New South Wales' best chance of removing him always looked as though it might rest in a run out, and the home team duly accepted such a gift from the gods when it arrived twenty minutes before lunch. A Clingeleffer drive to mid on was followed by a moment's hesitation in the running, and a lovely flat throw from Greg Mail to wicketkeeper Brad Haddin proved enough to win the third umpire's approval.
Clingeleffer played a lovely supporting role to underline his continuing emergence, and a belligerent Wright then indulged himself at his alma mater with a whirlwind display that took Tasmania beyond a total of 500.
Matters had become so grim that McGrath (1/106) even appeared destined by this stage to produce his worst-ever first-class analysis.
Bevan ultimately hit back - literally and metaphorically - in a display that included several crashing drives on both sides of the wicket. He was peppered with short deliveries early in his innings, and third slip fieldsman Cox just failed to pluck a desperately difficult chance when the left hander, on 21, awkwardly fended another lifting ball from Shane Watson that surprised him.
But he proved as unflappable as ever, combining with dogged opener Mail (52) to forge a century stand against Tasmania for the second time in successive seasons.
Crucially for his team, he will be back - with Mark Waugh (10*) - at the crease in the morning.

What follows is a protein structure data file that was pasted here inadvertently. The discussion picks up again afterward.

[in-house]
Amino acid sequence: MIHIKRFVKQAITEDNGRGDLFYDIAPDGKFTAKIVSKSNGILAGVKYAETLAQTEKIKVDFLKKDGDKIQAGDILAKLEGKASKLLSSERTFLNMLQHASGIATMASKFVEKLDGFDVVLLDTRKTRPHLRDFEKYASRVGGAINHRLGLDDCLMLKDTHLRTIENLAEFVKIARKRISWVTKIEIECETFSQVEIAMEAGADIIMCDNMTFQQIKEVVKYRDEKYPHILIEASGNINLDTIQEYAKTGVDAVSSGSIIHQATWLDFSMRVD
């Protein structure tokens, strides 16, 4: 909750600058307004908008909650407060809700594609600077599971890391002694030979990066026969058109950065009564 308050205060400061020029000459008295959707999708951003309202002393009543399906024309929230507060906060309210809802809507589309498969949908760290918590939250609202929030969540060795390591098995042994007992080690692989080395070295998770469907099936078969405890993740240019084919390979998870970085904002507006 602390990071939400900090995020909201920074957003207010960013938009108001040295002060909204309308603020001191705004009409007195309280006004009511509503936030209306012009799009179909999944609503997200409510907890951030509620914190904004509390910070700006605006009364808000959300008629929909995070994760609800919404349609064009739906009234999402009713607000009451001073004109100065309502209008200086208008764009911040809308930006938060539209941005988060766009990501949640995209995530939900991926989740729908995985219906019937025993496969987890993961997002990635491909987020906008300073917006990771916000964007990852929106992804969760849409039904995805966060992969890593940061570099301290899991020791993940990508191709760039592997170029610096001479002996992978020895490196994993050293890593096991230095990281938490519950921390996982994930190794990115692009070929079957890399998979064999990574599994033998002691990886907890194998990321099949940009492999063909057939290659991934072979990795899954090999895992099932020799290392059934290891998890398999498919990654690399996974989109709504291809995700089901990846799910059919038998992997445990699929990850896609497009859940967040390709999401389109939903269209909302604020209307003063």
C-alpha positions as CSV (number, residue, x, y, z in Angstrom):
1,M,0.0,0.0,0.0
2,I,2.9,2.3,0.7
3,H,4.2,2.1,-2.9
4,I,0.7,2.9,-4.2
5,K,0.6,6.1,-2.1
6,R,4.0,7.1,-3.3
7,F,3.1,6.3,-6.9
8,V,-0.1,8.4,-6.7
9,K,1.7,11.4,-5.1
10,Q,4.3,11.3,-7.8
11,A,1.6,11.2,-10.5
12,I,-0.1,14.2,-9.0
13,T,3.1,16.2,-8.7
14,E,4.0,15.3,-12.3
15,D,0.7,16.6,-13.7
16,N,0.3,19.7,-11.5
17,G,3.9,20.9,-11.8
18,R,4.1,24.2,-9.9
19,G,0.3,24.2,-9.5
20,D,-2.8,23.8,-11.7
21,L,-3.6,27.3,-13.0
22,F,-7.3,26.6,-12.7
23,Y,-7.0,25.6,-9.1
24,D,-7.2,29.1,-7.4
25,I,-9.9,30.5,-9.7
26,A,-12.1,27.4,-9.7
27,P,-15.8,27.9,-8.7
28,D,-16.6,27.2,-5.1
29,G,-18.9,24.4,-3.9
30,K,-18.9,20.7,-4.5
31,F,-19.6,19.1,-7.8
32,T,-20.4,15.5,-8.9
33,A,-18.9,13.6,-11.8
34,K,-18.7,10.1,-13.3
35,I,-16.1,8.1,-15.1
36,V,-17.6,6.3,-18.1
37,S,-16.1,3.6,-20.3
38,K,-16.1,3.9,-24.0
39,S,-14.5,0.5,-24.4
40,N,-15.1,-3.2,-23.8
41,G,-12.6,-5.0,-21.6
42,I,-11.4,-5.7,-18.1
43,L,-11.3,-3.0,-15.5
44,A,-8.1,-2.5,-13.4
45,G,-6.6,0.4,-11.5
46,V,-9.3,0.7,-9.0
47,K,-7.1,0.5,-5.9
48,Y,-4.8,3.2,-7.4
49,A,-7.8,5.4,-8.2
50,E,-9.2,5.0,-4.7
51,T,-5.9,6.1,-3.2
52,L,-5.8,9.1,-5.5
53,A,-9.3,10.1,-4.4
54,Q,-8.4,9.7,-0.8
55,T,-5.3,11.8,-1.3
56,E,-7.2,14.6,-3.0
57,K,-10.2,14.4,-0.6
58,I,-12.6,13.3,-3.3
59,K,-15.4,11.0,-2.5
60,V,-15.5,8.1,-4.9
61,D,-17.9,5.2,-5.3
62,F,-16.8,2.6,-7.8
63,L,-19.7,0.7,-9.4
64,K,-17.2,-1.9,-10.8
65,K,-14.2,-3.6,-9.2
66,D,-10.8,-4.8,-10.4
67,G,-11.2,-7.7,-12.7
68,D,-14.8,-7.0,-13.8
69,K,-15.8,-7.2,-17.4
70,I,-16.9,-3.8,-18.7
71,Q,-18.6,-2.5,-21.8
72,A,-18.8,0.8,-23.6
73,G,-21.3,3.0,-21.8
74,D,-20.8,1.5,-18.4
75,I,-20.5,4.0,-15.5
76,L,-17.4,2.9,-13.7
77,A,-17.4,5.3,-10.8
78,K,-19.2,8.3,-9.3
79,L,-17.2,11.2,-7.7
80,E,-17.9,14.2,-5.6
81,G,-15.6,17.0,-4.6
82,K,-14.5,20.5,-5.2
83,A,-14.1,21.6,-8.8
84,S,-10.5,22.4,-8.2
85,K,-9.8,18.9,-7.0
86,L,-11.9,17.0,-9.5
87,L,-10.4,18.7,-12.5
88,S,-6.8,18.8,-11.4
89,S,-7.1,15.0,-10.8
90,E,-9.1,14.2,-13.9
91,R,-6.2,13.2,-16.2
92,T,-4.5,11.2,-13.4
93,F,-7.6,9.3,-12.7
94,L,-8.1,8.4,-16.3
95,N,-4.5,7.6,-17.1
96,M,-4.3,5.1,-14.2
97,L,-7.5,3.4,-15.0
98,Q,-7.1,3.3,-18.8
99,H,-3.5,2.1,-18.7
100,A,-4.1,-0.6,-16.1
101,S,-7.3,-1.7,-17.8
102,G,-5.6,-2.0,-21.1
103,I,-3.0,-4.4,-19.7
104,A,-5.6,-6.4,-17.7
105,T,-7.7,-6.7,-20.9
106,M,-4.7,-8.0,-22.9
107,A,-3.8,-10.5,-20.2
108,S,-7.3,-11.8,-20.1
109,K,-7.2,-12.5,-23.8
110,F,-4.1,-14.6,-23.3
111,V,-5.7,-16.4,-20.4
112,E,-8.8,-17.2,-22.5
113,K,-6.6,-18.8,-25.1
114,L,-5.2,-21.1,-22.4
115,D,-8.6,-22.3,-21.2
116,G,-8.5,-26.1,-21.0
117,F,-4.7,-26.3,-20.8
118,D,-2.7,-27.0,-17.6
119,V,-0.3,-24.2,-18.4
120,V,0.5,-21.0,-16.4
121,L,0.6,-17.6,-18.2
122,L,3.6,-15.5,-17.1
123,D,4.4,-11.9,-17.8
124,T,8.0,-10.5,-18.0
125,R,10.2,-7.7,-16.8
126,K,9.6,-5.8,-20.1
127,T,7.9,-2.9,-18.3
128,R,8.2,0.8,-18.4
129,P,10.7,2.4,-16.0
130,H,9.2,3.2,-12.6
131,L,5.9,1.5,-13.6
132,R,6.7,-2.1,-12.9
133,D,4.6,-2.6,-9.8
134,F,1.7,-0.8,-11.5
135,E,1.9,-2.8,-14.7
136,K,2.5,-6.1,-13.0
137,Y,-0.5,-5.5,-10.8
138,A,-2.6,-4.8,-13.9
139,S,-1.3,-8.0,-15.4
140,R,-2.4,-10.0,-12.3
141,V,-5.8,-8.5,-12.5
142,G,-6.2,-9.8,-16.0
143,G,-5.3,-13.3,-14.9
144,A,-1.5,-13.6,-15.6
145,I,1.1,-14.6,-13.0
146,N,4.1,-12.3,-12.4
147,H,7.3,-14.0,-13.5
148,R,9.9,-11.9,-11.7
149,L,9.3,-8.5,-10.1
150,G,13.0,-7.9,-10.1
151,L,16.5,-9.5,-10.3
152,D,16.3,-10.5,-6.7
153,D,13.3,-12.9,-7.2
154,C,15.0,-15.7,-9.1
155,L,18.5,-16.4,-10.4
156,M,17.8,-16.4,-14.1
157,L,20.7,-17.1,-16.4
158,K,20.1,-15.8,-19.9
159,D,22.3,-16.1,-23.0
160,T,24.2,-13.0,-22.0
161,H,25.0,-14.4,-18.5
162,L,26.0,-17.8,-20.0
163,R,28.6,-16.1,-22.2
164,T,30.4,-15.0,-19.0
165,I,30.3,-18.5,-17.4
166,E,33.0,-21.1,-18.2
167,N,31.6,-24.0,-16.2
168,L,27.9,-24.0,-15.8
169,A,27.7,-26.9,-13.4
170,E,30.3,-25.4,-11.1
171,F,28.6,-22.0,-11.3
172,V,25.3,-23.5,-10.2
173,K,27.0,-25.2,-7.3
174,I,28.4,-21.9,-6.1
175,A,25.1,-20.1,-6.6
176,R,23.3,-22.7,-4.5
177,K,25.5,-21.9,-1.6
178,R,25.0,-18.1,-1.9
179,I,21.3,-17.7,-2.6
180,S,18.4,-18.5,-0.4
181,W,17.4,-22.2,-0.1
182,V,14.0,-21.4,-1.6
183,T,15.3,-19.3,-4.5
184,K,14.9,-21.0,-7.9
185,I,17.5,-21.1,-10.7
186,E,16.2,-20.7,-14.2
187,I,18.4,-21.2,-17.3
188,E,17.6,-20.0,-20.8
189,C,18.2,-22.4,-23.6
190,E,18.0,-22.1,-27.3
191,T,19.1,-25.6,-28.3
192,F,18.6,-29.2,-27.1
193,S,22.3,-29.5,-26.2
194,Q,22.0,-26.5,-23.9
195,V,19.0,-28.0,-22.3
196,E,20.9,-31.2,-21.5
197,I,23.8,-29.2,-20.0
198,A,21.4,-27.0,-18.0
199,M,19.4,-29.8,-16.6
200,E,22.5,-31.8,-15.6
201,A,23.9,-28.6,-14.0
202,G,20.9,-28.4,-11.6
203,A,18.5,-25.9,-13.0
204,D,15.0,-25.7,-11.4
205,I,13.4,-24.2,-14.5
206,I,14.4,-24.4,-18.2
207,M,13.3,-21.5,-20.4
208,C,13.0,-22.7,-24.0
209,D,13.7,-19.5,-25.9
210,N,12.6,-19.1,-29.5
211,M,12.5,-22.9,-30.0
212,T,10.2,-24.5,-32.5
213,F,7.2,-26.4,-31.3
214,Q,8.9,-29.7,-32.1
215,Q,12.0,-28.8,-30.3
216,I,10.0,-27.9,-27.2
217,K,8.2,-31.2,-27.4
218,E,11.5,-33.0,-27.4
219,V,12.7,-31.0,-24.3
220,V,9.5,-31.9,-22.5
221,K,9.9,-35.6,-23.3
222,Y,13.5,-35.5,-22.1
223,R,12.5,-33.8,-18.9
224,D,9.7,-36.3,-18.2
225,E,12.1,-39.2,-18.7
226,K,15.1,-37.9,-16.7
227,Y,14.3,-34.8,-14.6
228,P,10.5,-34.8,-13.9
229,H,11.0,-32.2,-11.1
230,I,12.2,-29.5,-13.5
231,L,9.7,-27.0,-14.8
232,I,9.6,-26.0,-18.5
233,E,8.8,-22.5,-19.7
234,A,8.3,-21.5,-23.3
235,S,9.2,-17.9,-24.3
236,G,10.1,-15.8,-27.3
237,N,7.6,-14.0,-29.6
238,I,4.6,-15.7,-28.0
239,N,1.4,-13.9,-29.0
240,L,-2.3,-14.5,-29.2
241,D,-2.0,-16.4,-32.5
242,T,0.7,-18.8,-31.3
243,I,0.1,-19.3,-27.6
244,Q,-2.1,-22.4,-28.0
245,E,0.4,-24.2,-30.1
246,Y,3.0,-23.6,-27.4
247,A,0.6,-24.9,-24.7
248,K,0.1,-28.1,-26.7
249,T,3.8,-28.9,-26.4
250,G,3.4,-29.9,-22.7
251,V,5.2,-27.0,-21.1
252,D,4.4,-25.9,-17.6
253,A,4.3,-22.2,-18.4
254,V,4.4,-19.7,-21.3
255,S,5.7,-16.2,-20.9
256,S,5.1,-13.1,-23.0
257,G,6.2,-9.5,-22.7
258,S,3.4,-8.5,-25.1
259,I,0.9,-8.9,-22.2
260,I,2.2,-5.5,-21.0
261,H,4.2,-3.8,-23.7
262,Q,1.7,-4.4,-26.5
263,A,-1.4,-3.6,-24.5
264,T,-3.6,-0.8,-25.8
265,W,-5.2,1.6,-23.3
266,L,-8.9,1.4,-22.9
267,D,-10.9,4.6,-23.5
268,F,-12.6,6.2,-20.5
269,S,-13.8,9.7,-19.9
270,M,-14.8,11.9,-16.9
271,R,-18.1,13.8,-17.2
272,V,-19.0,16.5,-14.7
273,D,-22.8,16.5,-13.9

It was Wright's adventurous ascent toward and beyond his previous best at this level of 45 which provided the impetus for Tasmania to pass the collective landmark of a total of 500. Before the hard-hitting paceman was trapped lbw by a Glenn McGrath (1/106) inswinger and Andrew Downton then fell in the same manner to Shane Lee (1/49), the Tigers' score had swelled to 504.
That left the Blues requiring as many as 355 to even avoid the follow-on, but Slater (19) looked intent on wiping away most of the deficit before stumps with a typically cavalier start.
He unleashed a glorious pull at Wright (1/22) to produce the first six of the match and then thrashed a short wide ball from David Saker (0/18) magnificently to the cover boundary to signal that something special might well be afoot.
But his innings came to an equally rapid end when he followed a leg cutter from Wright and watched in horror as Ricky Ponting took a fine low catch to his right at second slip.
On a pitch again offering evidence of pace and movement off the seam for the new ball bowlers, Wright and Saker maintained a good line and length thereafter. The Tasmanians also peppered new batsman Michael Bevan (20*) with short deliveries, forcing him to duck hurriedly on a number of occasions early in his innings.
Gradually, though, Bevan and Greg Mail (18*) were able to loosen the Tasmanian stranglehold with some cleverly placed strokes late in the session. Bevan was even able to hammer 14 from one over from left arm paceman Andrew Downton (0/18).